An important factor with respect to preferred embodiment of this invention illustrated is the location of the switch 44. Although it may be located virtually anywhere it is preferred to locate it'as described so that it is normally actuated by the foot which is normally employed to operate the clutch pedal 52. When it is located in this position there is virtually no change of the gears (not shown) connected to the principal engine 12 being shifted while the auxiliary engine 38 is operated.
In practice it has been found that a booster engine having to 20 percent output with respect to the principal engine will provide sufficient power to sustain desired motion of the vehicle when such overloads are encountered.
From a'consideration of the above it will be realized that a new and novel motor vehicle power supply system has been provided by this invention. It is to be realized that the principal engine may operate independently of the auxiliary or booster engine to accommodate normal power requirements from the vehicle. However, upon extreme overload conditions being imposed on the principal engine the auxiliary engine may be selectively actuated by the operator of the vehicle to assure satisfactory performance of the vehicle while subjected to such overloads.
It will be realized by those skilled in the art to which this invention pertains that by ordinary skills a variety of differently appearing motor vehicle power supply systems embodying an auxiliary engine may be designed and constructed which utilize the features of the invention as embodied in the above described example of the device of this invention. Accordingly, since the structures of this invention are susceptible to such modification the invention is to be considered as being limited only by the appended claims.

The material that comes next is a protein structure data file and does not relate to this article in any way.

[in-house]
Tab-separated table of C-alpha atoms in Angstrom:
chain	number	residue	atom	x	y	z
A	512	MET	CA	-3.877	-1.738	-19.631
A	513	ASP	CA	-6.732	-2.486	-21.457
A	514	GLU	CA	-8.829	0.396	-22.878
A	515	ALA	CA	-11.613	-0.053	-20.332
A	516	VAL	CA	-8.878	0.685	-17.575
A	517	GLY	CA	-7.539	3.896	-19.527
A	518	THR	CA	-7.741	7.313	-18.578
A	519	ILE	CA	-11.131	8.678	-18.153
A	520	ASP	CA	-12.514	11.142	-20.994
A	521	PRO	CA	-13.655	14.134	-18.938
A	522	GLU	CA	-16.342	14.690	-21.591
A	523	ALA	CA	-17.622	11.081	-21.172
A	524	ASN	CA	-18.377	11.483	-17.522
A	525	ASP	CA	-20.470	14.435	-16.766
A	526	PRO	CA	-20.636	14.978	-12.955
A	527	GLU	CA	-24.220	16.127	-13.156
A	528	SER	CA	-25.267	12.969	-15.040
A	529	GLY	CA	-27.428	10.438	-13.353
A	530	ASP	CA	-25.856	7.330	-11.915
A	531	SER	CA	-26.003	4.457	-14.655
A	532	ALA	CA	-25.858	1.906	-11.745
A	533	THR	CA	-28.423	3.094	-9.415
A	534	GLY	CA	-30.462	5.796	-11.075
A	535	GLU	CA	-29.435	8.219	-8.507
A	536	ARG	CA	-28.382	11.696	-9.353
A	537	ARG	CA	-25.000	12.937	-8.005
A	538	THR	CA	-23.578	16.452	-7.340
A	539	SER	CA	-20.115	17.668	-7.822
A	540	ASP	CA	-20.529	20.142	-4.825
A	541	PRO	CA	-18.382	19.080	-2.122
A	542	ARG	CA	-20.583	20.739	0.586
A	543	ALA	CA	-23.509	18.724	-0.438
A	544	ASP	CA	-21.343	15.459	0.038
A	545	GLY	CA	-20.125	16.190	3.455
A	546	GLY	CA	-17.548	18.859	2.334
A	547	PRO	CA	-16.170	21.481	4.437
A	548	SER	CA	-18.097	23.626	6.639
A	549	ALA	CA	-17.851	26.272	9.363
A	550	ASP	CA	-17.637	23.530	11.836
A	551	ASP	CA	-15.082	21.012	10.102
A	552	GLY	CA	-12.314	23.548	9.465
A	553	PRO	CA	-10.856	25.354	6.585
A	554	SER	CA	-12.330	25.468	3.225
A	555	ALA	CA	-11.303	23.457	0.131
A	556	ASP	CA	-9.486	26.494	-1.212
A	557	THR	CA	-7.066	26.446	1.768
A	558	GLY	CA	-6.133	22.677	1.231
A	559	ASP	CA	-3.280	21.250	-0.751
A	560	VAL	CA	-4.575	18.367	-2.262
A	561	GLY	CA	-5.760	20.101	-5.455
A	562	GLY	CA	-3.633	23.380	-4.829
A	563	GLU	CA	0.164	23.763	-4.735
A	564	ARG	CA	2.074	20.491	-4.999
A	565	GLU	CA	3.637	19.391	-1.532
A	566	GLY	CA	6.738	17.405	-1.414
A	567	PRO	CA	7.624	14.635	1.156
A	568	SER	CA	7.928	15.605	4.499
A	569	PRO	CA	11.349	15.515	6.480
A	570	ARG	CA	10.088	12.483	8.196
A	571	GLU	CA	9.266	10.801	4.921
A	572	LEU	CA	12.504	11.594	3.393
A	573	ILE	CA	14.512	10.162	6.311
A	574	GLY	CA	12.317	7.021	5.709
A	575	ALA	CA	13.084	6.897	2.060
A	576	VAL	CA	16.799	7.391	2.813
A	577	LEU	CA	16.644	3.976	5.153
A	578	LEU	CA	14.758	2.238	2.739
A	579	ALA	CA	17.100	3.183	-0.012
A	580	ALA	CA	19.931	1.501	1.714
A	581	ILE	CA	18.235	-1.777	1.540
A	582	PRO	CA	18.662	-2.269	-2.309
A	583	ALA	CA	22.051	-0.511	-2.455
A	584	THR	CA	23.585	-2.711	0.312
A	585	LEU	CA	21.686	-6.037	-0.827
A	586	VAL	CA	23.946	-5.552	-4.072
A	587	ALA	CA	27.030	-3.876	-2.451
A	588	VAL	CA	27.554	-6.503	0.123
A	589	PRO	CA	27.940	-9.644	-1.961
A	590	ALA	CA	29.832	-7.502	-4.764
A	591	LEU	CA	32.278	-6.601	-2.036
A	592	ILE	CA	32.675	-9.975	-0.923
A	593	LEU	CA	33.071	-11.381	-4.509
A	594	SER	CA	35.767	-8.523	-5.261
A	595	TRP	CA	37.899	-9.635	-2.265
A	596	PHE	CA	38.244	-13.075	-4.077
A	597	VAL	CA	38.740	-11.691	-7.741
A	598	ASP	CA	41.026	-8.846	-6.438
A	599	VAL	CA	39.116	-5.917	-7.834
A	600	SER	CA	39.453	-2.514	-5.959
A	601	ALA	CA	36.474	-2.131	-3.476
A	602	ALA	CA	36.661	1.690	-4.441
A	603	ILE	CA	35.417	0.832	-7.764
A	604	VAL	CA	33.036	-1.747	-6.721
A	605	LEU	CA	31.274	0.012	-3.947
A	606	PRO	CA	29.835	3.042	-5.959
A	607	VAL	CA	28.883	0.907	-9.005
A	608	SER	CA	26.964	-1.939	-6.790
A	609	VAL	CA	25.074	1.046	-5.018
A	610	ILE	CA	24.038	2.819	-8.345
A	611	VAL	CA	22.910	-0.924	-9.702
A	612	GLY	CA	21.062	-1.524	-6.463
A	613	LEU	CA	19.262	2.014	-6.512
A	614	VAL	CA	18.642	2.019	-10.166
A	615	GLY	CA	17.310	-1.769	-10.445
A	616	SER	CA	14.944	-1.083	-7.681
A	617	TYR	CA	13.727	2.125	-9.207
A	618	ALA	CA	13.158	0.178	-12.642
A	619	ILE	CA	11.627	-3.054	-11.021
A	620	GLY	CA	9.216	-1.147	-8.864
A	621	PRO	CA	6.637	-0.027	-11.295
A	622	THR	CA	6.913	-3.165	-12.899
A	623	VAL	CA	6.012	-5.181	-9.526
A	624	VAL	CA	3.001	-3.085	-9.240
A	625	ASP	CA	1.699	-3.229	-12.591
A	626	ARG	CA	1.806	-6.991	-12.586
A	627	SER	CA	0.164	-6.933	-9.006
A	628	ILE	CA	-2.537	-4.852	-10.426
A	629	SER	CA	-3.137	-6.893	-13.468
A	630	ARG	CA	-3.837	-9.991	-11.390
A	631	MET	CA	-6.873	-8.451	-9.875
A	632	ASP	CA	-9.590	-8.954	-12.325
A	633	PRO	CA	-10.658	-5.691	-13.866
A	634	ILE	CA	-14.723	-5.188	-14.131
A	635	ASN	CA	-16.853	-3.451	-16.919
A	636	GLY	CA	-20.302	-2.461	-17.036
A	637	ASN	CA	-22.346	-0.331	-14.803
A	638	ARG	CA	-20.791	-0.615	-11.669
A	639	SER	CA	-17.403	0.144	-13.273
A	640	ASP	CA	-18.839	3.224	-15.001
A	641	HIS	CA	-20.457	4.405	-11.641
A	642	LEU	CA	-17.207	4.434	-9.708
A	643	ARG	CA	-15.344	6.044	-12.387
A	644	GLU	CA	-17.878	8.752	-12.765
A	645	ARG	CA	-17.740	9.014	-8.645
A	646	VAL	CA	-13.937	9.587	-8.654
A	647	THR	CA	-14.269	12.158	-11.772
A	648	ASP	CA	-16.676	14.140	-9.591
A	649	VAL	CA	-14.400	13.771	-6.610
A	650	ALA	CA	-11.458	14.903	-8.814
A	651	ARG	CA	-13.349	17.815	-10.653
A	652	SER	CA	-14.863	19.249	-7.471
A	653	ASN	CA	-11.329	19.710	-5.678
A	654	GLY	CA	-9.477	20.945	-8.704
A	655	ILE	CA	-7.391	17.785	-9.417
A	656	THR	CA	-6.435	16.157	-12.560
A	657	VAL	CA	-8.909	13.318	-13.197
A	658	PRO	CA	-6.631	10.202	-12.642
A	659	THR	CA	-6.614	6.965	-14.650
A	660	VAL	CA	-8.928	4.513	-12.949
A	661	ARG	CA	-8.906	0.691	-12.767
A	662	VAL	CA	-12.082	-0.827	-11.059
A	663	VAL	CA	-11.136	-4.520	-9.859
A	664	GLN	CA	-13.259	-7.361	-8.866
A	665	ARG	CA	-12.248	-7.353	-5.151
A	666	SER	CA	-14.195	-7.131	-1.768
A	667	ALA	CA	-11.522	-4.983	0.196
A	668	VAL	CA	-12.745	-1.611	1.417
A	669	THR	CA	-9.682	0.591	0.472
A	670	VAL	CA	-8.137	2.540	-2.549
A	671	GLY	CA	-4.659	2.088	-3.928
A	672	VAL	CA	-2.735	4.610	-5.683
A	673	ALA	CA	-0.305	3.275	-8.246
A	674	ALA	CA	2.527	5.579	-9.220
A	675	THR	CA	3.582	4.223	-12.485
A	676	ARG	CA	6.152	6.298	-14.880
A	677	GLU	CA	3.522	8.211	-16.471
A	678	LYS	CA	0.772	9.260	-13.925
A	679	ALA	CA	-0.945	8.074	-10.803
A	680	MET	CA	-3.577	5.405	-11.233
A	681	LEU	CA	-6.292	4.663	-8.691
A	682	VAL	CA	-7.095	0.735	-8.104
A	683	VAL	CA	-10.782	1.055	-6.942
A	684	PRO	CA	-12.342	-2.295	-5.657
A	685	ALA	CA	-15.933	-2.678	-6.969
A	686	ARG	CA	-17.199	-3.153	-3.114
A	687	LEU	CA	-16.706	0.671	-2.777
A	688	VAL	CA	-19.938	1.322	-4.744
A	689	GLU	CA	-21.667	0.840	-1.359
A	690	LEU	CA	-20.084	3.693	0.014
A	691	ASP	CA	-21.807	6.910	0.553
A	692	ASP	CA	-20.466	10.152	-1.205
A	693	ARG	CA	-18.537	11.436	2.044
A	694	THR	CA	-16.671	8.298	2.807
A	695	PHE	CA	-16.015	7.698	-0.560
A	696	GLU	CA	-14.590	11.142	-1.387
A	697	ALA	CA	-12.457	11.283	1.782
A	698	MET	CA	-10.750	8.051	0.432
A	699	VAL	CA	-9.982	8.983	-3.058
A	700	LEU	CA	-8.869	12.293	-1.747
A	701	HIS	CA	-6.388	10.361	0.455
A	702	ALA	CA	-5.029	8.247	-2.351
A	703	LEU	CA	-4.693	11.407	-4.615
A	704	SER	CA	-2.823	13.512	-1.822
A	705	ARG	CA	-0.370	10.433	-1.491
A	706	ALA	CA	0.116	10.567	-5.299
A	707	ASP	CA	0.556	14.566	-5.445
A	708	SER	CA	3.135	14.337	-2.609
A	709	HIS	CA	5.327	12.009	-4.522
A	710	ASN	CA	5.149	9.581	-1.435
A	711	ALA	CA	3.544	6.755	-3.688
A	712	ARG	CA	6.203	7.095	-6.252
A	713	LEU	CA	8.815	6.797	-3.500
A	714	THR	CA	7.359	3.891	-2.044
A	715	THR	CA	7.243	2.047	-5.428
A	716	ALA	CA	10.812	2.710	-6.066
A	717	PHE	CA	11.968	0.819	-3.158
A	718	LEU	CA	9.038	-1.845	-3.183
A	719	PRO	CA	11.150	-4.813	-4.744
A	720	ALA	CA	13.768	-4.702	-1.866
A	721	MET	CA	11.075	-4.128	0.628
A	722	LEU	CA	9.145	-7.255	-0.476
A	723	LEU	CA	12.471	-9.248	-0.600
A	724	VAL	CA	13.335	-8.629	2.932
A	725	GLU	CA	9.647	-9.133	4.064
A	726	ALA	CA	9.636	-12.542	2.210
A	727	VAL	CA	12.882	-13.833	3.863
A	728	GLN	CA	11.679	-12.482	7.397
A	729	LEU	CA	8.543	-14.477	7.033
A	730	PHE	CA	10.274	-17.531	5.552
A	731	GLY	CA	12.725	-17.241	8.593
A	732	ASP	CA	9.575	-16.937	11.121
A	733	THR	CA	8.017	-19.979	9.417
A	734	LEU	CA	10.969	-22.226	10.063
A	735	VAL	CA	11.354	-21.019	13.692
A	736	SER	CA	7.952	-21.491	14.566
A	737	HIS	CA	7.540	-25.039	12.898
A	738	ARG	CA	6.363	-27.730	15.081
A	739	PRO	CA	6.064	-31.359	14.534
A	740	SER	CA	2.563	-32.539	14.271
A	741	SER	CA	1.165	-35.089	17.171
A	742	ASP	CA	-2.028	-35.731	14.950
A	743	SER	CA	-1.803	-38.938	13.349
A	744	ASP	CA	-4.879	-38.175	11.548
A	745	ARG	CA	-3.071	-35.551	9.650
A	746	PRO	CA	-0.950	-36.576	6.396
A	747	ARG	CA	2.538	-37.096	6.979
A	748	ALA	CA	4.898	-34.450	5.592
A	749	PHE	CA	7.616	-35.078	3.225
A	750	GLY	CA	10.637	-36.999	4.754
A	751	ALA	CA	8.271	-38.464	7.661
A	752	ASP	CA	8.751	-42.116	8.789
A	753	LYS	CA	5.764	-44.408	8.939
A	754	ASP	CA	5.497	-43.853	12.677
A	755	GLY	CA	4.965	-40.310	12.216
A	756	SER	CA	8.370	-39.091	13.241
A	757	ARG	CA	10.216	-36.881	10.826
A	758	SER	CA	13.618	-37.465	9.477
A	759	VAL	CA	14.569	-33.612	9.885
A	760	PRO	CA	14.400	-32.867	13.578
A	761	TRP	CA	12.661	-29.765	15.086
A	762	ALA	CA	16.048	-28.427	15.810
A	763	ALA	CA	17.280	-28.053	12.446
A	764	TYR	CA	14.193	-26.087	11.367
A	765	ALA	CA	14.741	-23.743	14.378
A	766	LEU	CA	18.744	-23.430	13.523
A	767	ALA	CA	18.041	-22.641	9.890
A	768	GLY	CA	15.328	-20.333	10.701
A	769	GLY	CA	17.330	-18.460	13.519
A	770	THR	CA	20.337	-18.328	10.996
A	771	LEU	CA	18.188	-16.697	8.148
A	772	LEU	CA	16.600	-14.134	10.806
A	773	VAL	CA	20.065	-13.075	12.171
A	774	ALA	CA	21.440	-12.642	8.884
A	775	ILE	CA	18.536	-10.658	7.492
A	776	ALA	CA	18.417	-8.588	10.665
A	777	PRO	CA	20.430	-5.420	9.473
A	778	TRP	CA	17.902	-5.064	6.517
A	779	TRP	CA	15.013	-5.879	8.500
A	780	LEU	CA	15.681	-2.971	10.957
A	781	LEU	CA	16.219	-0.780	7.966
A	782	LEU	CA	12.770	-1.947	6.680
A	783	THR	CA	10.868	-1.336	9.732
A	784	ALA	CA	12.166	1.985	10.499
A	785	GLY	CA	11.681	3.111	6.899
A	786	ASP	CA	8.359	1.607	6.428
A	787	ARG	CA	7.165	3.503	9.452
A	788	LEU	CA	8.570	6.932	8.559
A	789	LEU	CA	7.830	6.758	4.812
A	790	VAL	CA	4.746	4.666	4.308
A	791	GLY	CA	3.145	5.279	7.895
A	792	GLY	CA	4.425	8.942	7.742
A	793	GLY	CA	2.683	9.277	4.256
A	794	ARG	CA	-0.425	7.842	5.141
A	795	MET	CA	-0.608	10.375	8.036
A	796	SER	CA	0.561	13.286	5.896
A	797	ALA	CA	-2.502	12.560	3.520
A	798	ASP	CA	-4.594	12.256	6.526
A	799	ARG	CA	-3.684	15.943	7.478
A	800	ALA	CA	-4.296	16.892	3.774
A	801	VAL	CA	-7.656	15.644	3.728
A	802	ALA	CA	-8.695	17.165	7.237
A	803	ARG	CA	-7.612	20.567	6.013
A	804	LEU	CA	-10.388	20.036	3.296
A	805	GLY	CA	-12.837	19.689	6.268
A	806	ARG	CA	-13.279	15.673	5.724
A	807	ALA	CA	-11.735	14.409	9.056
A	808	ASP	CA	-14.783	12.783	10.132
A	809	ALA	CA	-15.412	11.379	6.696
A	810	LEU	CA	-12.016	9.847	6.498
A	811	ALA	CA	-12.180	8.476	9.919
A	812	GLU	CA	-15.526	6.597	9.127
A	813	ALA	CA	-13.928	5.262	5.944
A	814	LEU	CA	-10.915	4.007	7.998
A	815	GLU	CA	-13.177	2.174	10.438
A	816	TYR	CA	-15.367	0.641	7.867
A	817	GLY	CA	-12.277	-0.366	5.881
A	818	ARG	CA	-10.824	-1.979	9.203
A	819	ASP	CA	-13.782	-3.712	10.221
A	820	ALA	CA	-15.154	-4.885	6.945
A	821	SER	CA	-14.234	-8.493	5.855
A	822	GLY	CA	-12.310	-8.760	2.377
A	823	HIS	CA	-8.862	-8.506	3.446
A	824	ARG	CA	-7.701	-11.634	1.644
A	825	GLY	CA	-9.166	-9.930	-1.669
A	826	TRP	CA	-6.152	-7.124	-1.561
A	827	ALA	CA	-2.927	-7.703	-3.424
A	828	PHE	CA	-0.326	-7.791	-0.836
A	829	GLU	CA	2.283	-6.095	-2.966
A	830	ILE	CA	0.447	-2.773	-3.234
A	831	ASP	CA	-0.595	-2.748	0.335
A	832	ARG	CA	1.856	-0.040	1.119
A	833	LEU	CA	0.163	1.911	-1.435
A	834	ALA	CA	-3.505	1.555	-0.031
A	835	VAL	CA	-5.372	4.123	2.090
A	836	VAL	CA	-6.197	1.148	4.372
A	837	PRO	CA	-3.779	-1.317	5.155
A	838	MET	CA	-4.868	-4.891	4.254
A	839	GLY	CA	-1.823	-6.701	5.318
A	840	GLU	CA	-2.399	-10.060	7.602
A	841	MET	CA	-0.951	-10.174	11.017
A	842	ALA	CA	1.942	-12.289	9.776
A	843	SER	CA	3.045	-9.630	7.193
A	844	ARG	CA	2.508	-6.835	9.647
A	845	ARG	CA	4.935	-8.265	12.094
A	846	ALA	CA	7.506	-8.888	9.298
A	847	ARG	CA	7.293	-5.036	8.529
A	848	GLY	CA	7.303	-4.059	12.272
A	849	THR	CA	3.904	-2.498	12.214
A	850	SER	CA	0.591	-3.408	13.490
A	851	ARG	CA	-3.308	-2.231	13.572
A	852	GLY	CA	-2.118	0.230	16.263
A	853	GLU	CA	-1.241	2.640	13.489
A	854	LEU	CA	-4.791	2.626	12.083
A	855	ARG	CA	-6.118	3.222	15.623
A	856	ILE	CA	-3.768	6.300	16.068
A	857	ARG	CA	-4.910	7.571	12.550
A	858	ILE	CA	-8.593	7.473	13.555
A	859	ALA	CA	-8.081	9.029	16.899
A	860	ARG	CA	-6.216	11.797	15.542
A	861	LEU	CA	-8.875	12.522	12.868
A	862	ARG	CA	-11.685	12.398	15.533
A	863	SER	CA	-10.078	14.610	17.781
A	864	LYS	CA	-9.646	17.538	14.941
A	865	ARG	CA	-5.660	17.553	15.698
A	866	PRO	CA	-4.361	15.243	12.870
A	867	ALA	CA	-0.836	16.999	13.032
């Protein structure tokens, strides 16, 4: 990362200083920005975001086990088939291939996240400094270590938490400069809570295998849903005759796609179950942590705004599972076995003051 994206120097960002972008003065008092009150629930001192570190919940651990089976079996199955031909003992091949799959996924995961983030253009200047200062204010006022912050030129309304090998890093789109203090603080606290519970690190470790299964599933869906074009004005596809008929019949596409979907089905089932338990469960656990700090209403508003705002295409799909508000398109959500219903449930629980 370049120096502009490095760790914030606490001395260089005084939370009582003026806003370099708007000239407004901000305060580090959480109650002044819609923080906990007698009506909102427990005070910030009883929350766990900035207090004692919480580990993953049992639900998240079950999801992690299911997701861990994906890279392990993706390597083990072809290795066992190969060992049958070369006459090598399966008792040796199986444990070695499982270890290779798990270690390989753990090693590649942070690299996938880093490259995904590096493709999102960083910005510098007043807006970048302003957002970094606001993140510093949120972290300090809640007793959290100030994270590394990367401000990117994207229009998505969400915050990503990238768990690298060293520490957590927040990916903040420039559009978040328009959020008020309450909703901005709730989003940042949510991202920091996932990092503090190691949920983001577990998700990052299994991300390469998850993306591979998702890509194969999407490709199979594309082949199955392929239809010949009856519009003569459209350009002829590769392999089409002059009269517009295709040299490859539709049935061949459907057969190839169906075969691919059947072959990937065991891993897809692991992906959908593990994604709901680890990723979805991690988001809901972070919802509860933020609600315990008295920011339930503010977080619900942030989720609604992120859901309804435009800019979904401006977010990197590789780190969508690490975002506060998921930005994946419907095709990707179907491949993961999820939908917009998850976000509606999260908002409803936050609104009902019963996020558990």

I claim: 1. A motor vehicle power supply system which comprises:
a principal engine from which ordinary driving power for a vehicle is derived, said principal engine having a .principal output shaft connected for driving the vehicle, said principal engine having an auxiliary output shaft separate from its principal output shaft externally of said principal engine and connected to said principal output shaft within said principal engine; an auxiliary engine associated with said principal engine, means to couple said auxiliary engine to said auxiliary output shaft of said principal engine so that said auxiliary engine can transmit power into said auxiliary output shaft of said principal engine to augument the vehicle driving power of said principal output of said principal engine; and means connected to said means to couple arranged to be controlled by the operator of the vehicle for actuating said auxiliary engine so that said auxiliary engine transmits power to said auxiliary output of said principal engine. 2. The motor vehicle power supply system as defined in claim 1 wherein:
said auxiliary output shaft of said principal engine carries an external pulley, and said auxiliary engine has an output shaft and carries an auxiliary pulley on said output shaft connectable to be driven by said auxiliary engine; and said means coupling said auxiliary engine and said auxiliary output of said principal engine comprises a belt in engagement with said pulleys. 3. The motor vehicle power supply system as defined in claim 2 wherein:
said pulley mounted on said output shaft of said auxiliary engine includes clutch means for clutching said belt with respect to said output of said auxiliary engine; and said means controlled by the operator of the vehicle comprises clutch operating means for clutching said belt with respect to the output of said auxiliary engine.
References Cited by the Examiner UNITED STATES PATENTS 875,851 1/08 Russell ISO-54.1 1,006,938 10/11 Harriss -97 X 1,026,677 5/12 Keppel et al 60-97 X 2,212,465 8/40 Baldwin 56-20 2,244,216 6/41 Pieper -541 2,317,324 4/43 Wolf 180-541 2,366,646 1/45 Orr ISO-54.1 X 2,396,803 3/46 Ormsby 60-97 2,595,336 5/52 Corsentino 60-97 X JULIUS E. WEST, Primary Examiner.
ROBERT R. BUNEVICH, Examiner.